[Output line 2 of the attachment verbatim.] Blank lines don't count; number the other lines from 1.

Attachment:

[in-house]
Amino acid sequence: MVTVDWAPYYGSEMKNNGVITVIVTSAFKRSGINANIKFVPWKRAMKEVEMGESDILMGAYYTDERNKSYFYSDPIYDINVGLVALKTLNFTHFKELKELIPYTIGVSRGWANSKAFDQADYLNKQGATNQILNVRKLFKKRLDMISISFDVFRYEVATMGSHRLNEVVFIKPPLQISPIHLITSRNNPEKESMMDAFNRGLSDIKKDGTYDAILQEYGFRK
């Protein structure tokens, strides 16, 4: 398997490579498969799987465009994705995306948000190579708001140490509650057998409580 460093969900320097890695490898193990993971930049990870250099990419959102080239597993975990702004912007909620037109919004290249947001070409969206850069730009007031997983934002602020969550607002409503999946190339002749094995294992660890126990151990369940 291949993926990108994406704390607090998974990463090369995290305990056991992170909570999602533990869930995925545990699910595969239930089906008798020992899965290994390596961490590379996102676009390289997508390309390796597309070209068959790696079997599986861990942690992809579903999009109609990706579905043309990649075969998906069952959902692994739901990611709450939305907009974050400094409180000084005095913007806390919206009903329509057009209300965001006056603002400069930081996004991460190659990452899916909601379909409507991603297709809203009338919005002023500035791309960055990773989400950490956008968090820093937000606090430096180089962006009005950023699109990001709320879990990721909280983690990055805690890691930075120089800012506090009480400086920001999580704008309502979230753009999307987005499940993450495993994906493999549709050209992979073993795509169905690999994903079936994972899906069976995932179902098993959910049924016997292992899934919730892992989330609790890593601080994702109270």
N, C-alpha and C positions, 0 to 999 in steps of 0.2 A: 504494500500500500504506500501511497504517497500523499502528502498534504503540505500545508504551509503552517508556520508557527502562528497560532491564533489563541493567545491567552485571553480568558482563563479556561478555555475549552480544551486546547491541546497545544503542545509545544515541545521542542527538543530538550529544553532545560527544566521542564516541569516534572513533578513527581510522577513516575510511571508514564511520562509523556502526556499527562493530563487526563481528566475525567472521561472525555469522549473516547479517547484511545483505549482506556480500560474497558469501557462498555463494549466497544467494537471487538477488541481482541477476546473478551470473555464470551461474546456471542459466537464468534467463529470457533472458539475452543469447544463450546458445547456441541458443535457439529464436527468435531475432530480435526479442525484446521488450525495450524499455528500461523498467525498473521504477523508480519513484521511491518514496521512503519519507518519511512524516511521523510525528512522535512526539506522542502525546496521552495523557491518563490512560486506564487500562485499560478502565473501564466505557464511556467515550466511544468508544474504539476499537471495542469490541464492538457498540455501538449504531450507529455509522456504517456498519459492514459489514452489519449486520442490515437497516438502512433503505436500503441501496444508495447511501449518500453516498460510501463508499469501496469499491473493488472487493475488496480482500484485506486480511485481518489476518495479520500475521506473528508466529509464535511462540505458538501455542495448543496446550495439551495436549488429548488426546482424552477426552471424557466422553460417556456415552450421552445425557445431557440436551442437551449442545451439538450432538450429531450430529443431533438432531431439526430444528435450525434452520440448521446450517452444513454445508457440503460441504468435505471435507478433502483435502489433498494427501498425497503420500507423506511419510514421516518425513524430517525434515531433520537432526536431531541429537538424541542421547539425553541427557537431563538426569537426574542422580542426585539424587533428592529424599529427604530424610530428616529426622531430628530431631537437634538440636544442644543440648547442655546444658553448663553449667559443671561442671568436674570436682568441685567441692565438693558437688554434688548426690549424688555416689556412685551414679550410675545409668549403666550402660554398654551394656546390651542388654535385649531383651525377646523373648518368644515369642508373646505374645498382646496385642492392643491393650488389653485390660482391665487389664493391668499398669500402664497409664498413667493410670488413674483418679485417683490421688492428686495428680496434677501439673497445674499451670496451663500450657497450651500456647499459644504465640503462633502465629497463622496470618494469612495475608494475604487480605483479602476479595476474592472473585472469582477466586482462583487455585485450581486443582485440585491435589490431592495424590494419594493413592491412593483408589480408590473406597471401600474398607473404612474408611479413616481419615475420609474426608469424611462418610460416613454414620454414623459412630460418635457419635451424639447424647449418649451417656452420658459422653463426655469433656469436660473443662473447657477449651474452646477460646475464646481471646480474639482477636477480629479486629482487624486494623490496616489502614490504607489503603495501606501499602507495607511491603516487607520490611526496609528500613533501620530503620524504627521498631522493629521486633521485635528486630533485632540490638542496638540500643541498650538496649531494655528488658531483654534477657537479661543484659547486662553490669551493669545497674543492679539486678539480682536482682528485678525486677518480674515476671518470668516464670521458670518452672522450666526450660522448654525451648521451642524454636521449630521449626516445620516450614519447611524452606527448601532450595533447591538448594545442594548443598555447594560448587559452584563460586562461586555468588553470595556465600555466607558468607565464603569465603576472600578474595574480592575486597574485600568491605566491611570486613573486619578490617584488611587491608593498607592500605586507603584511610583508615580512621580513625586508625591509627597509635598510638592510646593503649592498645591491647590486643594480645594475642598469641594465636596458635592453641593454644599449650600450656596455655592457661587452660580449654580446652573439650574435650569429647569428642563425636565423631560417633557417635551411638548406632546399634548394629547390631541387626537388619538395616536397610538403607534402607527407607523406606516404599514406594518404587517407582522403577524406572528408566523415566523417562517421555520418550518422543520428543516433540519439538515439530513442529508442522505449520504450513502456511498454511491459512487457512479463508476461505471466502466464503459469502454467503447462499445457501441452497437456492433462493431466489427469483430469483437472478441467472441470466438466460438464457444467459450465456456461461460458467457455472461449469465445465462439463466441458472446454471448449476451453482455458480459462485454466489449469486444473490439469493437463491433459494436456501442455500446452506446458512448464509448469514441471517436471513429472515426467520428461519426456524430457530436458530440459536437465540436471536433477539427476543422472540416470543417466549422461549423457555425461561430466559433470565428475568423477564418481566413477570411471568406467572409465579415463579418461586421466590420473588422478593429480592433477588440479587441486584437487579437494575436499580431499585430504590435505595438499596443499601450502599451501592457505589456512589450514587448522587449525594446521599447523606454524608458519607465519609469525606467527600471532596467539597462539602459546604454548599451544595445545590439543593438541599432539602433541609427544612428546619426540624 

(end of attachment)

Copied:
Amino acid sequence: MVTVDWAPYYGSEMKNNGVITVIVTSAFKRSGINANIKFVPWKRAMKEVEMGESDILMGAYYTDERNKSYFYSDPIYDINVGLVALKTLNFTHFKELKELIPYTIGVSRGWANSKAFDQADYLNKQGATNQILNVRKLFKKRLDMISISFDVFRYEVATMGSHRLNEVVFIKPPLQISPIHLITSRNNPEKESMMDAFNRGLSDIKKDGTYDAILQEYGFRK